"If you turn on your television and tune it between stations, about 10 percent of that black-and-white speckled static you see is caused by photons left over from the birth of the universe. What greater proof of the reality of the Big Bang— you can watch it on TV." (Page 26)
"The world, they proclaimed, was summoned into existence by God’s creative word alone, without any preexisting material to make it out of. This doctrine of creation ex nihilo later became part of Islamic theology, figuring in the kalām argument for the existence of God. It also entered medieval Jewish thought." (Page 19)
"There were, after all, two revolutionary developments in twentieth-century physics. One of them, Einstein’s relativity theory, led to the conclusion that the universe had a beginning in time. The other, quantum mechanics, had even more radical implications. It threw into doubt the very idea of cause and effect. According to quantum theory, events at the micro-level happen in aleatory fashion; they violate the classical principle of causation. This opened up the conceptual possibility that the seed of the universe might itself have come into being without a cause, supernatural or otherwise. Perhaps the world arose spontaneously from sheer nothingness. All existence might be chalked up to a random fluctuation in the void, a “quantum tunneling” from nothingness into being." (Page 27)
My comment: To me this argument of "nothing theorists" still not convincing.

After Bertrand Russell's phenomenal  book The History of Western Philosophy, though now seems dated, but still one of the best in the field, Jim Holt's book I find to be highly readable and crafted like a good story. I have lots of pages to read before reaching the very last page, but so far finding this book absorbing. If time permits by the unknowable "divinity", I would love to write a review.

Sunday, August 05, 2012

Climate Change is Here - Is it Worse than We Thought?

James E. Hansen's article in The Washington Post is  a plea. A plea from the writer who directs the NASA Goddard Institute for Space Studies. His credentials seem impeccable. This coming week a study will be published by the article's author and his colleagues containing a new analysis of the past six decades of global temperatures revealing "a stunning increase in the frequency of extremely hot summers, with deeply troubling ramifications for not only our future but also for out present."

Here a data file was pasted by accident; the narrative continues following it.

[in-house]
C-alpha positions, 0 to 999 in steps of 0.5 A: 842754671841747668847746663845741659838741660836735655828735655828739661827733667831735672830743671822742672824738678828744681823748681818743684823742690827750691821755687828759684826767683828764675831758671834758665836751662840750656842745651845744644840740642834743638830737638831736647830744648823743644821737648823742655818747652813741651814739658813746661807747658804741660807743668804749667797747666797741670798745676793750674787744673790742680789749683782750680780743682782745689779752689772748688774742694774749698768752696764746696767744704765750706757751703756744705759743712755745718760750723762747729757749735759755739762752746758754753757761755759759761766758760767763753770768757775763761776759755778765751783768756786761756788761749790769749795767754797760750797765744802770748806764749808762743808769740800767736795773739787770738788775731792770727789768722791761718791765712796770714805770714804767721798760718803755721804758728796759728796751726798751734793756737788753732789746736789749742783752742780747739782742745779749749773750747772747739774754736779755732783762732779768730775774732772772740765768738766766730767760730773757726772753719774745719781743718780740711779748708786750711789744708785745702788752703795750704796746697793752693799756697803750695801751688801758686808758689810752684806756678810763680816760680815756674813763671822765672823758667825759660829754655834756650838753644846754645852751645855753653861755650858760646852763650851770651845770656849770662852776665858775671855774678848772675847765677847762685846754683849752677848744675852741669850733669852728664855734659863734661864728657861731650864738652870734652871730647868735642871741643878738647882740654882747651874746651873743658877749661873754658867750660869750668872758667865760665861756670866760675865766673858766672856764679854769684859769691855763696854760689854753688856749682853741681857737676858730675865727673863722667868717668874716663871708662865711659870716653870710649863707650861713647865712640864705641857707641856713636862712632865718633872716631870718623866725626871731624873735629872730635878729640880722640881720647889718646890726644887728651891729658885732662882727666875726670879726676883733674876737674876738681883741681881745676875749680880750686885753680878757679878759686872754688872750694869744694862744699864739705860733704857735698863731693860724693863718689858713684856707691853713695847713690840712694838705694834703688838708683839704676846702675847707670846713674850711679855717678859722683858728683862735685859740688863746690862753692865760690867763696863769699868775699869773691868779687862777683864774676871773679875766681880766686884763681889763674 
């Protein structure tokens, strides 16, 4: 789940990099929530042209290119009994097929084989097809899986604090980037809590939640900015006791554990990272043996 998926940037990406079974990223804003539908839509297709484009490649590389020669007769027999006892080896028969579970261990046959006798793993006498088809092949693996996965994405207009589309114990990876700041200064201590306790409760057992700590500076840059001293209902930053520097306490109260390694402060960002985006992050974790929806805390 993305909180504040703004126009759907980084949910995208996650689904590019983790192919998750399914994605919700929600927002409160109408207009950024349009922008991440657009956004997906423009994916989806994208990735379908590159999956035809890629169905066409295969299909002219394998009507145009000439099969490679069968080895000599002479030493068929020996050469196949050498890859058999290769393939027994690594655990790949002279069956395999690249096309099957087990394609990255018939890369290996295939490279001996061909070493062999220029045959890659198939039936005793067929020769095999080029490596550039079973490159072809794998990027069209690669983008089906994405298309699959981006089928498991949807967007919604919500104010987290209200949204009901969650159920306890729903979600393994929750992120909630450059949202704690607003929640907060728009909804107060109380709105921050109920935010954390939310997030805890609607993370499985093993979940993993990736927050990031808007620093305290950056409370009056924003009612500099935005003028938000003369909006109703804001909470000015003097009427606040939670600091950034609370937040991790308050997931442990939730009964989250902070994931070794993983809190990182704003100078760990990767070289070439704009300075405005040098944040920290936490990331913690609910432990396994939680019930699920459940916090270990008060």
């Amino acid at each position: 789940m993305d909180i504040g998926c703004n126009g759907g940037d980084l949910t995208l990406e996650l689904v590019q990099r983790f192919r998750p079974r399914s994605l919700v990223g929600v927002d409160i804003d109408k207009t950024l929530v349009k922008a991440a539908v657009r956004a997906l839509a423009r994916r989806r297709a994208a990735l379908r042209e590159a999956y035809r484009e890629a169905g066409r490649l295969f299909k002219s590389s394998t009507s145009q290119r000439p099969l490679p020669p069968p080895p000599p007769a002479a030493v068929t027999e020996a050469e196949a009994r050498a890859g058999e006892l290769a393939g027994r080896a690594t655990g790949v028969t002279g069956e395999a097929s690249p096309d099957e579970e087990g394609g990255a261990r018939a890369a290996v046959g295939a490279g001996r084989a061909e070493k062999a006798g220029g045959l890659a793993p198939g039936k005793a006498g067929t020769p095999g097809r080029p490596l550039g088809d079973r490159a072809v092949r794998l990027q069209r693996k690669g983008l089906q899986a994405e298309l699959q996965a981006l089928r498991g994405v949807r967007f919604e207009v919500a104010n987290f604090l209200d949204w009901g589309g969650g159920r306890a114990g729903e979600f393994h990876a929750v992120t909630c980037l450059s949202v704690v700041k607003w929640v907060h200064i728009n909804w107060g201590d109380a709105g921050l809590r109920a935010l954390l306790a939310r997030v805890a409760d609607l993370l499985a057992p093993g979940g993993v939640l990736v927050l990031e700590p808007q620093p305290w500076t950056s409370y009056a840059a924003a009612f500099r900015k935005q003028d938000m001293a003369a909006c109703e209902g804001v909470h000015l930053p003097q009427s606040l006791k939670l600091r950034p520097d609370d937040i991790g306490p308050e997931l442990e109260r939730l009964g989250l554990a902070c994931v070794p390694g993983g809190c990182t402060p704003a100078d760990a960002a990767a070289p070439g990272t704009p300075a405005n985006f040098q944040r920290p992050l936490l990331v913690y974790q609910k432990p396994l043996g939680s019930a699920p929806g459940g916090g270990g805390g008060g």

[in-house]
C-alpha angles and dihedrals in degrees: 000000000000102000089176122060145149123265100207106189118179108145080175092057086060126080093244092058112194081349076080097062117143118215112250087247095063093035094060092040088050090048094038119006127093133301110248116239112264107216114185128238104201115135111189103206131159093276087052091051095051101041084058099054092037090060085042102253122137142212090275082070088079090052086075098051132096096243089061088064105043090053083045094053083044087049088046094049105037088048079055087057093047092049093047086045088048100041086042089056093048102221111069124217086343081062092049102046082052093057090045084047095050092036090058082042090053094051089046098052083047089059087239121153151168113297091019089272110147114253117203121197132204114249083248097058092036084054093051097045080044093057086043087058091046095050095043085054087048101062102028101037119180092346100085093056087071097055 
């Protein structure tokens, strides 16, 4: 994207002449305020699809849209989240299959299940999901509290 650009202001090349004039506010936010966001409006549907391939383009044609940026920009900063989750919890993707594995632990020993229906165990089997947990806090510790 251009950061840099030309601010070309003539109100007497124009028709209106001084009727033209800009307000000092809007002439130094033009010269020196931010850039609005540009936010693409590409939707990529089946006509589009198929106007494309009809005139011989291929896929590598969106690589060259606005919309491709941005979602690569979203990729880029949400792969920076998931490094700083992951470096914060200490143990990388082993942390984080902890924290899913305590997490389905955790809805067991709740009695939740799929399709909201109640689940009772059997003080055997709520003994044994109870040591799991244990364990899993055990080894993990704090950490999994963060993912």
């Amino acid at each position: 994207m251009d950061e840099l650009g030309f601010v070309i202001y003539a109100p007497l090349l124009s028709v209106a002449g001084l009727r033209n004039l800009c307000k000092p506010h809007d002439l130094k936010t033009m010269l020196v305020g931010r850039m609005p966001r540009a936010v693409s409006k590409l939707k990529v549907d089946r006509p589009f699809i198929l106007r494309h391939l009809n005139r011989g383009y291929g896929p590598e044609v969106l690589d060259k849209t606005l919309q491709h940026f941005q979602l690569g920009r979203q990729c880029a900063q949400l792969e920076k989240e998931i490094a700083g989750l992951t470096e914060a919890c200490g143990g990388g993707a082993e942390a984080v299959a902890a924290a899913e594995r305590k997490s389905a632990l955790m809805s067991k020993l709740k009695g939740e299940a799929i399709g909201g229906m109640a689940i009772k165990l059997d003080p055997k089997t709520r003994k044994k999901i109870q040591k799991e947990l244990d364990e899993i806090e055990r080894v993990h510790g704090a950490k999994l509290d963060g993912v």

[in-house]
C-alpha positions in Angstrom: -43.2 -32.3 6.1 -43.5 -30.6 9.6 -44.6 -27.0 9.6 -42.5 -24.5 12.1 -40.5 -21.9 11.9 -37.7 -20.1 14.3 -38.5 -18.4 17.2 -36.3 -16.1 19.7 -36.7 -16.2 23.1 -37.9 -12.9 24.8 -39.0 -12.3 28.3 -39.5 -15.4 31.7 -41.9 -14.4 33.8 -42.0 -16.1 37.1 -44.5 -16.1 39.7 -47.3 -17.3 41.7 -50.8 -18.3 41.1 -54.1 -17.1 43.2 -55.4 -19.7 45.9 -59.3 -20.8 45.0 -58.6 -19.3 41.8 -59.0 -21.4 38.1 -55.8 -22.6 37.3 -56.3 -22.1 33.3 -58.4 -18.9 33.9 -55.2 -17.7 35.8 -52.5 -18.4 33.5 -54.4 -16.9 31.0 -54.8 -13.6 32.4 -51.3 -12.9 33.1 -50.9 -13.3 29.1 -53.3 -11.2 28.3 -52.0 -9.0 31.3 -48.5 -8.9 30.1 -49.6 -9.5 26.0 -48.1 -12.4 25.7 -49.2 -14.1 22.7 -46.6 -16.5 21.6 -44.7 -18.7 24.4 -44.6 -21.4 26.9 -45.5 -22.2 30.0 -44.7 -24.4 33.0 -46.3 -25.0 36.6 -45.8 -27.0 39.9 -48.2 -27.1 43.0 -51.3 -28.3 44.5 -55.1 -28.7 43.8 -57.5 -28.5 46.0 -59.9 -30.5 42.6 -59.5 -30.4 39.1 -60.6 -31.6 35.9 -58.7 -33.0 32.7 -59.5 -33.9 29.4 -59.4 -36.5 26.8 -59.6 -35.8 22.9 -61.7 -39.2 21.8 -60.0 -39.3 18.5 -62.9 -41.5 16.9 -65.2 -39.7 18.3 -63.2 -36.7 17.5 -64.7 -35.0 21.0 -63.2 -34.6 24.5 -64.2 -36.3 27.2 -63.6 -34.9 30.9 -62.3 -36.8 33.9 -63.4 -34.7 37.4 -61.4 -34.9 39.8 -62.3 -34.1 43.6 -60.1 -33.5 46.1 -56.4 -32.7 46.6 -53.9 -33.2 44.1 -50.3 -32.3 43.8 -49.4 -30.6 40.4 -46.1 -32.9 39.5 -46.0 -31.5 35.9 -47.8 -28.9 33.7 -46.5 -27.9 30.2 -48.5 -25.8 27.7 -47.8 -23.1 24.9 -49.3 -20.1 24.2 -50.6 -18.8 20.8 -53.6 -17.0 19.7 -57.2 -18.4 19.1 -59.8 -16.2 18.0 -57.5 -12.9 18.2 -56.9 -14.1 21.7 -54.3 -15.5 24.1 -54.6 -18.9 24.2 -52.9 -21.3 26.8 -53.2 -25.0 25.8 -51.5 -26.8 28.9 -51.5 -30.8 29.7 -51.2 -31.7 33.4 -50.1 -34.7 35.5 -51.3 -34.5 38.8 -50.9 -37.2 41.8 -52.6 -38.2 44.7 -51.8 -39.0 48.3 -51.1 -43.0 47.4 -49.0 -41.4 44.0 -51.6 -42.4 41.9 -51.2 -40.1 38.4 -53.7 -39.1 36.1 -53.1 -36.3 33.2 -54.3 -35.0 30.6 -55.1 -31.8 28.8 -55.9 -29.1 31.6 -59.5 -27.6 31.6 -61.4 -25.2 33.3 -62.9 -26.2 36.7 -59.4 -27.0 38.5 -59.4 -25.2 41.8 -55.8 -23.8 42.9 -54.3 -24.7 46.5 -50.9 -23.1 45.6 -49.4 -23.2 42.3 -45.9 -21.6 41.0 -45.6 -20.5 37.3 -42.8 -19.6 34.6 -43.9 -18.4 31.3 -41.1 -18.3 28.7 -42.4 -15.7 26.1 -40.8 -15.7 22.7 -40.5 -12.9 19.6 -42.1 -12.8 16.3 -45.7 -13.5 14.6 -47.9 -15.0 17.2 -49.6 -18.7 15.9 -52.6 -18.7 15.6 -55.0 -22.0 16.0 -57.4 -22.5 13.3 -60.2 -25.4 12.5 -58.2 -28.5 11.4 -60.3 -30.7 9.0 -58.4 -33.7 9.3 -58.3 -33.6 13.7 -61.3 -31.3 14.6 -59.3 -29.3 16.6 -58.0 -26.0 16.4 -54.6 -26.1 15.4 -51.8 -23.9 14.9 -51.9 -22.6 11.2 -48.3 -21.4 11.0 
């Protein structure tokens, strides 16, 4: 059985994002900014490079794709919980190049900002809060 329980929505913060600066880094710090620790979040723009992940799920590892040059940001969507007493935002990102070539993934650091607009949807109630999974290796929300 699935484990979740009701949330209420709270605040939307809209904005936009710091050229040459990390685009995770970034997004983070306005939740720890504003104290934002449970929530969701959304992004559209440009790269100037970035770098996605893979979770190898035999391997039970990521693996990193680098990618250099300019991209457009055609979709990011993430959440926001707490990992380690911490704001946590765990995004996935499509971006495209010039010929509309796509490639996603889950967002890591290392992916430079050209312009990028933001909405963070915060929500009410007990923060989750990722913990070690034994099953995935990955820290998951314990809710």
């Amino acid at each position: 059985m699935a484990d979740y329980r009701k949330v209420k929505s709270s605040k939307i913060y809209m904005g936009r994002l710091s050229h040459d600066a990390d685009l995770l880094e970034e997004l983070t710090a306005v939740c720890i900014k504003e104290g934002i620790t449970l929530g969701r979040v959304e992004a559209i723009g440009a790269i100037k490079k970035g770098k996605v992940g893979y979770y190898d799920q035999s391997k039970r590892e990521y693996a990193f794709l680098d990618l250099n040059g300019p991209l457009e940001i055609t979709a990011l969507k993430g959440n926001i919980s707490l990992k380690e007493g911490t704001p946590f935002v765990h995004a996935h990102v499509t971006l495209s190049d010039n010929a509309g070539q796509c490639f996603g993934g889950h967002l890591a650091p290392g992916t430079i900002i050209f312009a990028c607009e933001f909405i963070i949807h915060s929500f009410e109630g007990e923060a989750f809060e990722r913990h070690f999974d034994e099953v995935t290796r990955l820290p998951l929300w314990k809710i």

Of course there are doubters who may say that all these extreme weather events like severe droughts in some parts of our world, scorching heat waves in exceptionally hot summer in North America, are all part of the natural rhythm of our planet. James E. Hansen observes that the "odds that natural variability created these extremes are minuscule, vanishingly small. To count on those odds would be like quitting your job and playing the lottery every morning to pay the bills."

Agreed, some fools may take the lottery option to pay the bills, but in regards to climate change the stake is extremely high. This is the question of human beings' way of life, the current civilization, and billions of peoples' fates depend on so precariously while no practical and concerted effective efforts that all nations agreed upon and in desperate executions of these agreements are visible.

The following are the quotations of James E. Hansen's article that has more dire warnings:
"Our new peer-reviewed study, published by the National Academy of Sciences, makes clear that while average global temperature has been steadily rising due to a warming climate (up about 1.5 degrees Fahrenheit in the past century), the extremes are actually becoming much more frequent and more intense worldwide. 
When we plotted the world’s changing temperatures on a bell curve, the extremes of unusually cool and, even more, the extremes of unusually hot are being altered so they are becoming both more common and more severe."
 Mr. Hansen is not all about warnings, he also proposes a "simple, honest and effective solution":
"We can solve the challenge of climate change with a gradually rising fee on carbon collected from fossil-fuel companies, with 100 percent of the money rebated to all legal residents on a per capita basis. This would stimulate innovations and create a robust clean-energy economy with millions of new jobs."
I do not believe that United States alone can solve the climate change problem. No nation can do it alone. Without China, India, Russia, European Union, Japan, Korea, Canada and other nations' collaborations, these studies and articles on climate change will remain only as pleas. These pleas are not coming only from a NASA scientist like James E. Hansen, but from countless many victims of climate change who have already started paying the price, in Bangladesh, Burma, Honduras, Vietnam, Nicaragua, Haiti, India, Philippines, many parts of Africa, and even Europe and North America are not immune from climate change's painful reach.

This world is ours. So far, this is the only known planet that has the definitive proof of life and marvelous diversity abound. Maybe we will all come on to our senses and stop our and other species' gradual extinctions before it becomes too late.

 It's a plea. A hopeful plea.